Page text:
A stealth attack came close to compromising the world’s computers

A stealth attack came close to compromising the world’s computers

In 2020 XKCD, a popular online comic strip, published a cartoon depicting a teetering arrangement of blocks with the label: “all modern digital infrastructure”. Perched precariously at the bottom, holding everything up, was a lone, slender brick: “A project some random person in Nebraska has been thanklessly maintaining since 2003.” The illustration quickly became a cult classic among the technically minded, for it highlighted a harsh truth: the software at the heart of the internet is maintained not by giant corporations or sprawling bureaucracies but by a handful of earnest volunteers toiling in obscurity. A cyber-security scare in recent days shows how the result can be near-disaster.

On March 29th Andres Freund, an engineer at Microsoft, published a short detective story. In recent weeks he had noticed that SSH—a system to log on securely to another device over the internet—was running about 500 milliseconds more slowly than expected. Closer inspection revealed malicious code embedded deep inside XZ Utils, a piece of software designed for compressing data used inside the Linux operating system, which runs on virtually all publicly accessible internet servers. Those servers ultimately undergird the internet, including vital financial and government services. The malware would have served as a “master key”, allowing attackers to steal encrypted data or plant other malware.

The most interesting part of the story is how it got there. XZ Utils is open-source software, which means that its code is public and can be inspected or modified by anyone. In 2022 Lasse Collin, the developer who maintained it, found that his “unpaid hobby project” was becoming more onerous amid long-term mental-health issues. A developer going by the name Jia Tan, who had created an account the previous year, offered to help. For more than two years they contributed helpful code on hundreds of occasions, building up trust. In February they smuggled in the malware.

The significance of the attack is “huge”, says The Grugq, a pseudonymous independent security researcher who is widely read among cyber-security specialists. “The backdoor is very peculiar in how it is implemented, but it is really clever stuff and very stealthy”—perhaps too stealthy, he suggests, because some of the steps taken in the code to hide its true purpose may have slowed it down and thus raised Mr Freund’s alarm. Jia Tan’s patient approach, supported by several other accounts who urged Mr Collin to pass the baton, hints at a sophisticated human-intelligence operation by a state agency, suggests The Grugq.

He suspects the SVR, Russia’s foreign-intelligence service, which in 2019-20 also compromised SolarWinds Orion network-management software to gain extensive access to American government networks. Analysis by Rhea Karty and Simon Henniger suggests that the mysterious Jia Tan made an effort to falsify their time zone but that they were probably two to three hours ahead of Greenwich Mean Time—suggesting they may have been in eastern Europe or western Russia—and avoided working on eastern European holidays. For now, however, the evidence is too weak to nail down a culprit.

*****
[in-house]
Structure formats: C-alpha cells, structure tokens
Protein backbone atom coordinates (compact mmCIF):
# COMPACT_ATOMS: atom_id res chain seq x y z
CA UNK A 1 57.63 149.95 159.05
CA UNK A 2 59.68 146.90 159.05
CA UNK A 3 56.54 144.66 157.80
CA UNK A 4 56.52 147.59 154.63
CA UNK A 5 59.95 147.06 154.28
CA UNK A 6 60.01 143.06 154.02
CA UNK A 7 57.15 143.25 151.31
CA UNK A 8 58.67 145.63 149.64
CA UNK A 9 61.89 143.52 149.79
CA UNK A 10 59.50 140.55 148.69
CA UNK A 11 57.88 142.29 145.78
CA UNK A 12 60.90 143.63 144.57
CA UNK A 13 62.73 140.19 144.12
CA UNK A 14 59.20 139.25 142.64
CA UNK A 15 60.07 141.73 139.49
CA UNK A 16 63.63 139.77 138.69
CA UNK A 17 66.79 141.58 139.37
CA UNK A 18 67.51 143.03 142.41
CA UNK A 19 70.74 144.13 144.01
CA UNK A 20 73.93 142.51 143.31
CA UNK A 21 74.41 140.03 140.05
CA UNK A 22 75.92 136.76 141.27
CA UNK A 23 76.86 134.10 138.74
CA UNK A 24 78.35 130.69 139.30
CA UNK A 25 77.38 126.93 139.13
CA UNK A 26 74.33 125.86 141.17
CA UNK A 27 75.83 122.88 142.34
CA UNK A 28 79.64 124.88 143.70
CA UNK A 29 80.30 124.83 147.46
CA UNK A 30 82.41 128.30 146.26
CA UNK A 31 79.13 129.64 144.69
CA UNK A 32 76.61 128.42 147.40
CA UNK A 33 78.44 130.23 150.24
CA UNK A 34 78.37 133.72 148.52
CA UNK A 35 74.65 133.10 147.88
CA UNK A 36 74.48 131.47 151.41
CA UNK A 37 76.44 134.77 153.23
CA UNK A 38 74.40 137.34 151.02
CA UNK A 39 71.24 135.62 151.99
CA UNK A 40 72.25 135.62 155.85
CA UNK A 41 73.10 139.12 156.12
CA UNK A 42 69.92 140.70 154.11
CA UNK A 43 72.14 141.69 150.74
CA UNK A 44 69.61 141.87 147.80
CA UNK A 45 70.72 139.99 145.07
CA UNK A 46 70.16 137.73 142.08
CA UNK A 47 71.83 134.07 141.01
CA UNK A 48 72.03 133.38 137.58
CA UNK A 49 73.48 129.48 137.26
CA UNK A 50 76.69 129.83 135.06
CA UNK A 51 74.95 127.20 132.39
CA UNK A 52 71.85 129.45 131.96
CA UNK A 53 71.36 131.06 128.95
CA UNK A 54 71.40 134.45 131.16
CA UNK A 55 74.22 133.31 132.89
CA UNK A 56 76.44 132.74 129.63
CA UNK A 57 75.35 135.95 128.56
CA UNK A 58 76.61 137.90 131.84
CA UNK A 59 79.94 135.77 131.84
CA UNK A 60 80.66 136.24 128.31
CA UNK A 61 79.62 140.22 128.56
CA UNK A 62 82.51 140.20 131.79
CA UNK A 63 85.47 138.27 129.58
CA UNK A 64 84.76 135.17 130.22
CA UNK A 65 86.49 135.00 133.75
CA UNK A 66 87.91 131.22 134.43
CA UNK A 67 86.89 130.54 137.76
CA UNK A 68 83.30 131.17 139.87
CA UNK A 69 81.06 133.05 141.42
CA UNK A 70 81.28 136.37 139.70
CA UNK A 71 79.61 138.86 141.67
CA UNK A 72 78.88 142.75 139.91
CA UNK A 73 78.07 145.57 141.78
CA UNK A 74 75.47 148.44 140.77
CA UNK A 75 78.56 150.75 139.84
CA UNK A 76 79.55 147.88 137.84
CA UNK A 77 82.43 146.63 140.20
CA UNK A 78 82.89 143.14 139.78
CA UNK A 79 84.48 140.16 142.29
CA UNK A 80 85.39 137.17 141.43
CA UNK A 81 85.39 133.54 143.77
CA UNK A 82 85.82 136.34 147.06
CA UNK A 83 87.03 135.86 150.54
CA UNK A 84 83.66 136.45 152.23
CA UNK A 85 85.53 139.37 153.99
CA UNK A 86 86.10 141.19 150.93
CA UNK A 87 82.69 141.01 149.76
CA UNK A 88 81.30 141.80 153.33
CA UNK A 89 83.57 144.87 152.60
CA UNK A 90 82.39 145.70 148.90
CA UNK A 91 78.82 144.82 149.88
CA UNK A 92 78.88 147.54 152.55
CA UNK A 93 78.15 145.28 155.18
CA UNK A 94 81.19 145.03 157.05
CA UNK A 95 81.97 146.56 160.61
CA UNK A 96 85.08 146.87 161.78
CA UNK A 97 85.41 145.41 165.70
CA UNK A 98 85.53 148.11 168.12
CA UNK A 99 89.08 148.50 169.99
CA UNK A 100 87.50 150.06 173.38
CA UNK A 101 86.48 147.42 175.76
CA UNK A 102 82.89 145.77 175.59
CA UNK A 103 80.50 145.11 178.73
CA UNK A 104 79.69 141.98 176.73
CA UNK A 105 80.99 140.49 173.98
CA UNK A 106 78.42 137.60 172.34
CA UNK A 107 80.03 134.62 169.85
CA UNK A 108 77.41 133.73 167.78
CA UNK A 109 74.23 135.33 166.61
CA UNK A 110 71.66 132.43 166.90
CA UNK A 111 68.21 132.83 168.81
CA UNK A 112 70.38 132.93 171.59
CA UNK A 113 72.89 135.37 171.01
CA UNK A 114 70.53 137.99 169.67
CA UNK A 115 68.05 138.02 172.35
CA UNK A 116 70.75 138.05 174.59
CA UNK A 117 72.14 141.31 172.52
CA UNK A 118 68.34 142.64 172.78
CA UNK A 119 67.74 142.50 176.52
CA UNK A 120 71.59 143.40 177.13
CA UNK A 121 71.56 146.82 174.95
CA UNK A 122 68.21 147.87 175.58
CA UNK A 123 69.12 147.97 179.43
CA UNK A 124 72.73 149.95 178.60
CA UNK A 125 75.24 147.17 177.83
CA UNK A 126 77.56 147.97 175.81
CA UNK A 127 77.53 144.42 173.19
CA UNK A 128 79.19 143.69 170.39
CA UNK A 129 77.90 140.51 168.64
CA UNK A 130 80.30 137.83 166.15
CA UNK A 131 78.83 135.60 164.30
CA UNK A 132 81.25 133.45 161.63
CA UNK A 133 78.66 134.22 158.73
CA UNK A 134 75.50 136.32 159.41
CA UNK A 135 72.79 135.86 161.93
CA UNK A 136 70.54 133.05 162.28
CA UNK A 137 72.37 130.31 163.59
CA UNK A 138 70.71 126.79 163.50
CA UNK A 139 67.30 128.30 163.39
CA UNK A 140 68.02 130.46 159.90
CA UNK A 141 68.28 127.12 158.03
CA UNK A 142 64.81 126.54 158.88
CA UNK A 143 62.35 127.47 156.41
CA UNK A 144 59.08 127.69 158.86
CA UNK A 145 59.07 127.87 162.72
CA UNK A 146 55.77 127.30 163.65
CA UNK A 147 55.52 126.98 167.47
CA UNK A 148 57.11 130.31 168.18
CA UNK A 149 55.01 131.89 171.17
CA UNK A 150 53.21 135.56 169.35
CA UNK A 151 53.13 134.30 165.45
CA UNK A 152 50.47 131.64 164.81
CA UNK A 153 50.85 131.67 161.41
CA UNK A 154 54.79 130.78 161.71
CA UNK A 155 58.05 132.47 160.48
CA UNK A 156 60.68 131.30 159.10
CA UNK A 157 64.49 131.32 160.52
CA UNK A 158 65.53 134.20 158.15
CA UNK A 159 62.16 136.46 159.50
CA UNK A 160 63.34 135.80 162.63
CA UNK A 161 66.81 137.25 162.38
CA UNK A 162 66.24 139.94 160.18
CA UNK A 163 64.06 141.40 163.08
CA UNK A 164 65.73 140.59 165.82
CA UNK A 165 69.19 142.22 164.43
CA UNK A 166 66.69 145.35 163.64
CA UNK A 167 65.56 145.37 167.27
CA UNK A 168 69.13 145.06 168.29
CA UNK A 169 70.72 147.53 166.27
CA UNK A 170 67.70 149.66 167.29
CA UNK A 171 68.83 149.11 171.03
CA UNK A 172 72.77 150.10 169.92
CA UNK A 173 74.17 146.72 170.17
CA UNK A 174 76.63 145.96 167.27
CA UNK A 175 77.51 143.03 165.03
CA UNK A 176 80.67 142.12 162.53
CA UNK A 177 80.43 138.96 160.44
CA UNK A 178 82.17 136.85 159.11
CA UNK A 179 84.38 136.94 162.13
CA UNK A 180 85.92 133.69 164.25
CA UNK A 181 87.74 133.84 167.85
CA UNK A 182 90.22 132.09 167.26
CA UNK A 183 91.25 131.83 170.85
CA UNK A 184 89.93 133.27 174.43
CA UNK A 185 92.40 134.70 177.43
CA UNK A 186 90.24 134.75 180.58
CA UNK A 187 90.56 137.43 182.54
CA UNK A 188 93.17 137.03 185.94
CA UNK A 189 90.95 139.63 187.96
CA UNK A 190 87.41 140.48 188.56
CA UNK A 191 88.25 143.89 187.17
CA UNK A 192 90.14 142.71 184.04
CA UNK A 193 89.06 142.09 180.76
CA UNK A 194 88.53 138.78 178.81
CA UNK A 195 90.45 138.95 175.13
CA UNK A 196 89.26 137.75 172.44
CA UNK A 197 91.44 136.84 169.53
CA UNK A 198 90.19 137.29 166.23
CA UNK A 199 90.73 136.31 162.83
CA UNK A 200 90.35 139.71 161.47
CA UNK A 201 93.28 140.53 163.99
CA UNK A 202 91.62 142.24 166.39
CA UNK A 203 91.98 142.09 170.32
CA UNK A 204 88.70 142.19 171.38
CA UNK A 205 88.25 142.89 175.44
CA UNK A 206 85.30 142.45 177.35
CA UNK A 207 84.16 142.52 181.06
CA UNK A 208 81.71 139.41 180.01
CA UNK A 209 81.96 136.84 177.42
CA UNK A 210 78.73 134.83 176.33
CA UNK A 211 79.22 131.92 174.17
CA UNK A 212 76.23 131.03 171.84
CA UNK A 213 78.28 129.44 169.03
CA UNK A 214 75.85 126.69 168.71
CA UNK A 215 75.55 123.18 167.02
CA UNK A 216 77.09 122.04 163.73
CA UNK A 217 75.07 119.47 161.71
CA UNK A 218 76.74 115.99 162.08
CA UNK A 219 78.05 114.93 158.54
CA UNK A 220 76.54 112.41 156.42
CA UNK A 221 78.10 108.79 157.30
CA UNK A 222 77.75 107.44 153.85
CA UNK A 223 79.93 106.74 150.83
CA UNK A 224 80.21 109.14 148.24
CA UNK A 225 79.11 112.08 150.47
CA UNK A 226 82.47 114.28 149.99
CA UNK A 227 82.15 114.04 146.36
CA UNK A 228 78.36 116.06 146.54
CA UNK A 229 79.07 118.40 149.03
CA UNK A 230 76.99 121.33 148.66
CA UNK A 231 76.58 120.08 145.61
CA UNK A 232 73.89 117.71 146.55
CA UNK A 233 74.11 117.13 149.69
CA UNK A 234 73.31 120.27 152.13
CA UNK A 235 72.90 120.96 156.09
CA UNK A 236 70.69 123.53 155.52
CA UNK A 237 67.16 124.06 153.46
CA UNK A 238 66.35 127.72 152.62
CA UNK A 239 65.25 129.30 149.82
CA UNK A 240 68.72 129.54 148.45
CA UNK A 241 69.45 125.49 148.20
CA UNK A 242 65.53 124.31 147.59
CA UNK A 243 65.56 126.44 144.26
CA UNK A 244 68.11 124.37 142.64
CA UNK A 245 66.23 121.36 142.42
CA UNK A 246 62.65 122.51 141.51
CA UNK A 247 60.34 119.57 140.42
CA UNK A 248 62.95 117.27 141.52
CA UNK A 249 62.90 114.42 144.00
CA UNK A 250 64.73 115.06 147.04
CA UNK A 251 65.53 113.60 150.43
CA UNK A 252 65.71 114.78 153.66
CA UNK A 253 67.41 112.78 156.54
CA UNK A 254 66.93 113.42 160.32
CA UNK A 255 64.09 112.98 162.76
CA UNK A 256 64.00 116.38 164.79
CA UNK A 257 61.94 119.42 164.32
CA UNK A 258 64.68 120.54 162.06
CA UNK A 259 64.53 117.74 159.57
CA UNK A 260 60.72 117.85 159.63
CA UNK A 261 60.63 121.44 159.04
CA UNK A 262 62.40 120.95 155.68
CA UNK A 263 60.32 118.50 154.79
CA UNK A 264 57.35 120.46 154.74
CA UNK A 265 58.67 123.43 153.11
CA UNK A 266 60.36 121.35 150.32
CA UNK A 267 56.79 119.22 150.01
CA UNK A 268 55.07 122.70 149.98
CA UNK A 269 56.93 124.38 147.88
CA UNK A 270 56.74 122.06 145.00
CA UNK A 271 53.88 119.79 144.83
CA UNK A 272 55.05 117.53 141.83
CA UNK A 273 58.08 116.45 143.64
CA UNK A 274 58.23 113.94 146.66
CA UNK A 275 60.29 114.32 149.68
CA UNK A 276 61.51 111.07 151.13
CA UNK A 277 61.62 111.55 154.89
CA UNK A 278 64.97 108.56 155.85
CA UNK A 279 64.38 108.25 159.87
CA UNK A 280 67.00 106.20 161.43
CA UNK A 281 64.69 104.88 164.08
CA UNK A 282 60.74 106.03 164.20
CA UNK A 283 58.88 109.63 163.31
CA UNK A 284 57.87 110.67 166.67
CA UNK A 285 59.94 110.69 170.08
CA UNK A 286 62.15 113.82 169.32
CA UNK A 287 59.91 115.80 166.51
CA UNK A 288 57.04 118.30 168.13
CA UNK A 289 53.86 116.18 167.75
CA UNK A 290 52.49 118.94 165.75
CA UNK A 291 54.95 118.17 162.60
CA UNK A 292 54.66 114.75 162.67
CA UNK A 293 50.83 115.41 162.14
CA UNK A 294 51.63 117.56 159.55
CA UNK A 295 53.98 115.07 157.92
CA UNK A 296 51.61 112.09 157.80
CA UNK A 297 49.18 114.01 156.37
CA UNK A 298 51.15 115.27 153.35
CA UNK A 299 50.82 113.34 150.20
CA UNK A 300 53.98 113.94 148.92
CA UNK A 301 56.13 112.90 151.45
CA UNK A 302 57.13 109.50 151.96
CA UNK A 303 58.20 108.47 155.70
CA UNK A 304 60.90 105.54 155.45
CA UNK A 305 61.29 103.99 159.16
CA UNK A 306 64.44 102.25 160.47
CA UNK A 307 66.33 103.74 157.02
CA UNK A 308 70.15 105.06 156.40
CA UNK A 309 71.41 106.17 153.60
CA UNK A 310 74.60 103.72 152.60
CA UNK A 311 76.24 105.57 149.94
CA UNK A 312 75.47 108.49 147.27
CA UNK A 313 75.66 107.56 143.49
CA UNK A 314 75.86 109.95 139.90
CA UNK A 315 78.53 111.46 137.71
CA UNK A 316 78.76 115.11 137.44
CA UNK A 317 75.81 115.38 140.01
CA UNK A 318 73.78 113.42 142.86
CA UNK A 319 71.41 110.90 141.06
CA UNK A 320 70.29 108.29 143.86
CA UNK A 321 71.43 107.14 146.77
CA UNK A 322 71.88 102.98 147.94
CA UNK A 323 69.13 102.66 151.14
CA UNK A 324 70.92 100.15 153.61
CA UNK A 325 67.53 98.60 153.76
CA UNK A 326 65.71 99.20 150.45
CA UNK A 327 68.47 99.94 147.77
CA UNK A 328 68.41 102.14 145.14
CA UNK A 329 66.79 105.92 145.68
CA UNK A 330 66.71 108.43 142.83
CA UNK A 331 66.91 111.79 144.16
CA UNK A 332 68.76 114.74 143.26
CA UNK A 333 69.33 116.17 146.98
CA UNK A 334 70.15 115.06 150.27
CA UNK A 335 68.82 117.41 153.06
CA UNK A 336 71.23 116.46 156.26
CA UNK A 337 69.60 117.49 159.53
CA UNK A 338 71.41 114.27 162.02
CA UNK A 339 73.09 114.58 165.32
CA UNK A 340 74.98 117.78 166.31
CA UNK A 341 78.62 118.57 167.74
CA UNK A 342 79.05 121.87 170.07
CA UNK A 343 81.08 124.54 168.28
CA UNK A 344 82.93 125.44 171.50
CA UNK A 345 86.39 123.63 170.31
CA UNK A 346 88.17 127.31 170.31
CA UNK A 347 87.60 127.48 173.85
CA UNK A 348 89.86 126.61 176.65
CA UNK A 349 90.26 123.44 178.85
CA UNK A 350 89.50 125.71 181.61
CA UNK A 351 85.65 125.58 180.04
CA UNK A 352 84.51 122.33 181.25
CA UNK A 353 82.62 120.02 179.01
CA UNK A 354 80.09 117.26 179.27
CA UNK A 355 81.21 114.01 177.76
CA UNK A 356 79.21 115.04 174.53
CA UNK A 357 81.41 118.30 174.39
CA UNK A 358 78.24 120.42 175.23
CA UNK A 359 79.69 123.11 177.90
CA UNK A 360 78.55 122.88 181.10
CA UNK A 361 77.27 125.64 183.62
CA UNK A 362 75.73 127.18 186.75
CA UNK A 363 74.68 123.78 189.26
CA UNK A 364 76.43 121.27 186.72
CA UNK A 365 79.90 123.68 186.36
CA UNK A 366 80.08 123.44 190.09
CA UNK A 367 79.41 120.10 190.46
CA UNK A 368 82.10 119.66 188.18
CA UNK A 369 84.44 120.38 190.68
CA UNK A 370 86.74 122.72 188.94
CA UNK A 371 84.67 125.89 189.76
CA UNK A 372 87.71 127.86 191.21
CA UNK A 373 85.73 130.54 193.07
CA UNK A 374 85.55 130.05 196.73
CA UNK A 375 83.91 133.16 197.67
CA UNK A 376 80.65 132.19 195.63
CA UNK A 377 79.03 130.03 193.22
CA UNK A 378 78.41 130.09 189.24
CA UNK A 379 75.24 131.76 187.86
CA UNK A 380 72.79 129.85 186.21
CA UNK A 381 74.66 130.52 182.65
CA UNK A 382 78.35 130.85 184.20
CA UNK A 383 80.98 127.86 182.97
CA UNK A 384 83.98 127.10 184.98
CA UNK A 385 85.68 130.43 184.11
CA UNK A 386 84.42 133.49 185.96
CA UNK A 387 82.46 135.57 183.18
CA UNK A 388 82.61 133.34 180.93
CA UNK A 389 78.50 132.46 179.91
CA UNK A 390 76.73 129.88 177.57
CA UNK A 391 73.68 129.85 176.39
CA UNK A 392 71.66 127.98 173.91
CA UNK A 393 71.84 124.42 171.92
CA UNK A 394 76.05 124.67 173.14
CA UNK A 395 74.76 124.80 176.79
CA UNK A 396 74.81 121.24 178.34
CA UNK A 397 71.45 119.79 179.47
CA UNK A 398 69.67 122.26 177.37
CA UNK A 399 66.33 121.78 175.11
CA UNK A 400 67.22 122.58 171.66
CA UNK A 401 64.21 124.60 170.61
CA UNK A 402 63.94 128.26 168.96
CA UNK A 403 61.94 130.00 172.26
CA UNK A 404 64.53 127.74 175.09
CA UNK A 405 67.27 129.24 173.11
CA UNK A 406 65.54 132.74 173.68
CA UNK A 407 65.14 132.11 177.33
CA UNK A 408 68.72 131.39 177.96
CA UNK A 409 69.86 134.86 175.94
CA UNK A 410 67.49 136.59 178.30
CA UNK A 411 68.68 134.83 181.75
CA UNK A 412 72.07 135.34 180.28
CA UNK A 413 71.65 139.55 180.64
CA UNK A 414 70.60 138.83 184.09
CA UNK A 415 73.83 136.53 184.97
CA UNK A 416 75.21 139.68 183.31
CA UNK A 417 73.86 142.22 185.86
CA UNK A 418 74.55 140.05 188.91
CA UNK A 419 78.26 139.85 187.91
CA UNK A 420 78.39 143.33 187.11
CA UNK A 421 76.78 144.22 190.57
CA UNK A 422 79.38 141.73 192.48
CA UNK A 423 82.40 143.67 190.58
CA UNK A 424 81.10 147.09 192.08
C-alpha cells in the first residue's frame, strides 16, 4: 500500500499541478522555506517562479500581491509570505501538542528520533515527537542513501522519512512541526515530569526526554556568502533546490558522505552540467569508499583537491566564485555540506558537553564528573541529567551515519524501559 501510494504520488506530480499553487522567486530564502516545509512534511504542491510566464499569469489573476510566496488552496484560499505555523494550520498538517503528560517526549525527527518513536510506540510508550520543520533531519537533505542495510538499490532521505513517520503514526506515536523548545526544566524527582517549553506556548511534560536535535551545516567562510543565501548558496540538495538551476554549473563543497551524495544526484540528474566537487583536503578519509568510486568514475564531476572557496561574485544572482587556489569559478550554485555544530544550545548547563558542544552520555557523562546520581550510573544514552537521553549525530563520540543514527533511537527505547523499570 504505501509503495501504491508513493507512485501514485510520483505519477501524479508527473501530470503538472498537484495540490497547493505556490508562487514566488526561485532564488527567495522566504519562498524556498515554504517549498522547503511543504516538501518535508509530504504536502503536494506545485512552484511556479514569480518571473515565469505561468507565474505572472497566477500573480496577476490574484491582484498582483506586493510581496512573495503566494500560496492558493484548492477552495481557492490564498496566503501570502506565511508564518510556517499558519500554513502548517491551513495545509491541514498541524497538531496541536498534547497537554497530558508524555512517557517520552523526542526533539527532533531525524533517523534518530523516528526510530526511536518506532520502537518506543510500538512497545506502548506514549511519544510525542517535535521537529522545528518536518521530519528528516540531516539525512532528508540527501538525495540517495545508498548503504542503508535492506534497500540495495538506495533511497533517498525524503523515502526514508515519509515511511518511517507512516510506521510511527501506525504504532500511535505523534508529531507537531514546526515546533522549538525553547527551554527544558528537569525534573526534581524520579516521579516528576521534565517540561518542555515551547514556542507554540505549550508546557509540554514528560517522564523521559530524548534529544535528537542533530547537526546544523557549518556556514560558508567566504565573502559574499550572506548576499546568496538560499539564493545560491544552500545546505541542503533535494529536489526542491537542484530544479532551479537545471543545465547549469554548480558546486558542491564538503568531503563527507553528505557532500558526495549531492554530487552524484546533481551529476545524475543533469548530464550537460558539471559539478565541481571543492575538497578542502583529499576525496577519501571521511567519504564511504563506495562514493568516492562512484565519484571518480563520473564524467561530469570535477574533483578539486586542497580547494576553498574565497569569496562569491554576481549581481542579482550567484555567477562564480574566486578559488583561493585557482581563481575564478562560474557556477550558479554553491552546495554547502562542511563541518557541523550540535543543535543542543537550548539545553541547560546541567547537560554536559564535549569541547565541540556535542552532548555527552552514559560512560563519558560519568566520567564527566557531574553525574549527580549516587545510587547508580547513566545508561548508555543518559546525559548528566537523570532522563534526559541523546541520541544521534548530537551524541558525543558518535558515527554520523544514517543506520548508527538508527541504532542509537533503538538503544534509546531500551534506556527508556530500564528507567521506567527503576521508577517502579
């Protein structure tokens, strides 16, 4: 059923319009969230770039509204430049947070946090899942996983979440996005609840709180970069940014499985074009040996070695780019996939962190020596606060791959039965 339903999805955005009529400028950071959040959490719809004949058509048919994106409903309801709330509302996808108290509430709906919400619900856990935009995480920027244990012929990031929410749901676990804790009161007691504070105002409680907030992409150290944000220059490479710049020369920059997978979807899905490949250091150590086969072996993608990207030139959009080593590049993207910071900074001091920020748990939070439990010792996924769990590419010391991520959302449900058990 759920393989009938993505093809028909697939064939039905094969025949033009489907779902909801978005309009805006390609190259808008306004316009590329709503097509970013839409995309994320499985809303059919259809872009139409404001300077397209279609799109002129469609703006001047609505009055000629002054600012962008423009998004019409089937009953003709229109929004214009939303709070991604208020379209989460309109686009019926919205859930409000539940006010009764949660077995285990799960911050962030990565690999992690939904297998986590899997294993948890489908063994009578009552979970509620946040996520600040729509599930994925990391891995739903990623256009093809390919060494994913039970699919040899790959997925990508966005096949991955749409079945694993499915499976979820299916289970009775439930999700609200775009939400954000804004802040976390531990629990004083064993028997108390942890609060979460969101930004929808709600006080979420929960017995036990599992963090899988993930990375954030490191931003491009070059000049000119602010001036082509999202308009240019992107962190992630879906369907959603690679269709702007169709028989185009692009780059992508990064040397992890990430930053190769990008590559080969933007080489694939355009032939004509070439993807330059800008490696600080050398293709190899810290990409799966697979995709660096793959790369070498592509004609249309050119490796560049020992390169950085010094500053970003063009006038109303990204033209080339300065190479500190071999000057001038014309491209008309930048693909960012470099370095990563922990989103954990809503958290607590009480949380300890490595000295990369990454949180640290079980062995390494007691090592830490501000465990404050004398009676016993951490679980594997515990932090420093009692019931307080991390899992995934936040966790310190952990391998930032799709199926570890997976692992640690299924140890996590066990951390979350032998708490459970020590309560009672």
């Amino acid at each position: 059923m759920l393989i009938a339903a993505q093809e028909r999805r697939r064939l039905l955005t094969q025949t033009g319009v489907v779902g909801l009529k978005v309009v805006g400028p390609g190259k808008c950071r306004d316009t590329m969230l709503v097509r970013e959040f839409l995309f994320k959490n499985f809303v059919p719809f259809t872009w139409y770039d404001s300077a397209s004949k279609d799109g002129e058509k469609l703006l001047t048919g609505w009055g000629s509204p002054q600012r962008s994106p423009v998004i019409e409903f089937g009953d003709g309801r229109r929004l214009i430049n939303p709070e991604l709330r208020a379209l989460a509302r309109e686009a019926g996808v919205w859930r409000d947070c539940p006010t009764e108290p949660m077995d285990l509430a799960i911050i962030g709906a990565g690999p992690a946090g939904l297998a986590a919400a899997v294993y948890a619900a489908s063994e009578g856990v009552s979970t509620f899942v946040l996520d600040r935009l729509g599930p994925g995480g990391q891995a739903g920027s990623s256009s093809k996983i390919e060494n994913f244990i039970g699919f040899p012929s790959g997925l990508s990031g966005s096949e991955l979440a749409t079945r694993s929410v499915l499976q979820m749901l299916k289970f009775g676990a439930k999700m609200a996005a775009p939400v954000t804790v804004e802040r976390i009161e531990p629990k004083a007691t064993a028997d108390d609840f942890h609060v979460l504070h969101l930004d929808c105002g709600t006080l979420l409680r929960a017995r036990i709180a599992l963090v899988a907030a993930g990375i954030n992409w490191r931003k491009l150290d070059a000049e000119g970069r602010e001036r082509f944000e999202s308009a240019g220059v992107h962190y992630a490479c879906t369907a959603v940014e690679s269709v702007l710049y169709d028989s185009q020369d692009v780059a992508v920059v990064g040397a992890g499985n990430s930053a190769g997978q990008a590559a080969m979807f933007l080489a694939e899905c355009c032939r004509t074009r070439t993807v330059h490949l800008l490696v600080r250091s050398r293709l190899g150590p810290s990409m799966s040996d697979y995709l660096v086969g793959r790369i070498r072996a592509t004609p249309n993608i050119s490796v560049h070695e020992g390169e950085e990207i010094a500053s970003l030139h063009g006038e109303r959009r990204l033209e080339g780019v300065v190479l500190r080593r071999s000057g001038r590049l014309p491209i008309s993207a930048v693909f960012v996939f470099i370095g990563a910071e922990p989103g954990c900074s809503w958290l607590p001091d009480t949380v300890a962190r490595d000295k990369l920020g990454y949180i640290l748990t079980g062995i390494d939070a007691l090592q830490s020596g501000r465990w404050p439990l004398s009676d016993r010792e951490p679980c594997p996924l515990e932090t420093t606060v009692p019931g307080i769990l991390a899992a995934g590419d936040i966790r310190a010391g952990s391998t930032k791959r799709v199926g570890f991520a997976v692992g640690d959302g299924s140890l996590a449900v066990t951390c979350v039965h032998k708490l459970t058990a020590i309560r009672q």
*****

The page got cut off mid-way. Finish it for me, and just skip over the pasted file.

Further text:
The attack is perhaps the most ambitious “supply-chain” attack—one that exploits not a particular computer or device, but a piece of back-end software or hardware—in recent memory. It is also a stark illustration of the frailties of the internet and the crowdsourced code it relies on. For defenders of open-source software, Mr Freund’s eagle eyes are a vindication of its premise: code is open, can be inspected by anyone, and errors or deliberate backdoors will eventually be found through collective scrutiny.

Sceptics are less sure. Some code security and debugging tools did pick up the anomalies in XZ Utils, but Mr Freund acknowledges “the number of coincidences that had to come together to find this”, including a series of technical but arbitrary choices he made while troubleshooting an unrelated problem. “Nobody else had raised concerns,” writes Kevin Beaumont, another cyber-security specialist. Software engineers are still probing the inner workings of the backdoor, attempting to understand its purpose and design. “The world owes Andres unlimited free beer,” concludes Mr Beaumont. “He just saved everybody’s arse in his spare time.”

The attack was detected and stopped before it could cause widespread damage. There is no way to tell whether Jia Tan, or the team apparently behind that persona, have been squirrelling into other vital pieces of internet software under other aliases. But security researchers are concerned that the foundations of the internet are ripe for similar campaigns. “The bottom line is that we have untold trillions of dollars riding on top of code developed by hobbyists,” notes Michal Zalewski, an expert. Other backdoors may lurk undiscovered.

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